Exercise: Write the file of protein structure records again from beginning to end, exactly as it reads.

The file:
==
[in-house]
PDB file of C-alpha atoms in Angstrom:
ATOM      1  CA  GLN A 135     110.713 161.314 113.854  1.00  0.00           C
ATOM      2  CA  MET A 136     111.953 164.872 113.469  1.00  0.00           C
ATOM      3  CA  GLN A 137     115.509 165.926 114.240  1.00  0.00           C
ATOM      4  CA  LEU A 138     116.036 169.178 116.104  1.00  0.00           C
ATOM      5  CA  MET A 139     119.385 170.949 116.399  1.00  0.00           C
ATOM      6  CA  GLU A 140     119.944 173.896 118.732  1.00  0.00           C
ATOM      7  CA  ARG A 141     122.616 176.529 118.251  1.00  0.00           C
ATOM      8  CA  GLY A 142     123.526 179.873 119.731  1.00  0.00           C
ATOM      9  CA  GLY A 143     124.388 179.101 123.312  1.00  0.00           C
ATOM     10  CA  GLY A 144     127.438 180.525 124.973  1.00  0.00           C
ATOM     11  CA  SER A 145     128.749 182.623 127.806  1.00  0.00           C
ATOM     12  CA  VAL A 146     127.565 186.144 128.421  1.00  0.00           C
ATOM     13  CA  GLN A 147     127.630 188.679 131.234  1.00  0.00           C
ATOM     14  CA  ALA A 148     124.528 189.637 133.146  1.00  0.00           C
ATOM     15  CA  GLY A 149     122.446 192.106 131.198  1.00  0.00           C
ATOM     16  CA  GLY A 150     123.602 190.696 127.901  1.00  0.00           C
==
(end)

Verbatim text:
[in-house]
PDB file of C-alpha atoms in Angstrom:
ATOM      1  CA  GLN A 135     110.713 161.314 113.854  1.00  0.00           C
ATOM      2  CA  MET A 136     111.953 164.872 113.469  1.00  0.00           C
ATOM      3  CA  GLN A 137     115.509 165.926 114.240  1.00  0.00           C
ATOM      4  CA  LEU A 138     116.036 169.178 116.104  1.00  0.00           C
ATOM      5  CA  MET A 139     119.385 170.949 116.399  1.00  0.00           C
ATOM      6  CA  GLU A 140     119.944 173.896 118.732  1.00  0.00           C
ATOM      7  CA  ARG A 141     122.616 176.529 118.251  1.00  0.00           C
ATOM      8  CA  GLY A 142     123.526 179.873 119.731  1.00  0.00           C
ATOM      9  CA  GLY A 143     124.388 179.101 123.312  1.00  0.00           C
ATOM     10  CA  GLY A 144     127.438 180.525 124.973  1.00  0.00           C
ATOM     11  CA  SER A 145     128.749 182.623 127.806  1.00  0.00           C
ATOM     12  CA  VAL A 146     127.565 186.144 128.421  1.00  0.00           C
ATOM     13  CA  GLN A 147     127.630 188.679 131.234  1.00  0.00           C
ATOM     14  CA  ALA A 148     124.528 189.637 133.146  1.00  0.00           C
ATOM     15  CA  GLY A 149     122.446 192.106 131.198  1.00  0.00           C
ATOM     16  CA  GLY A 150     123.602 190.696 127.901  1.00  0.00           C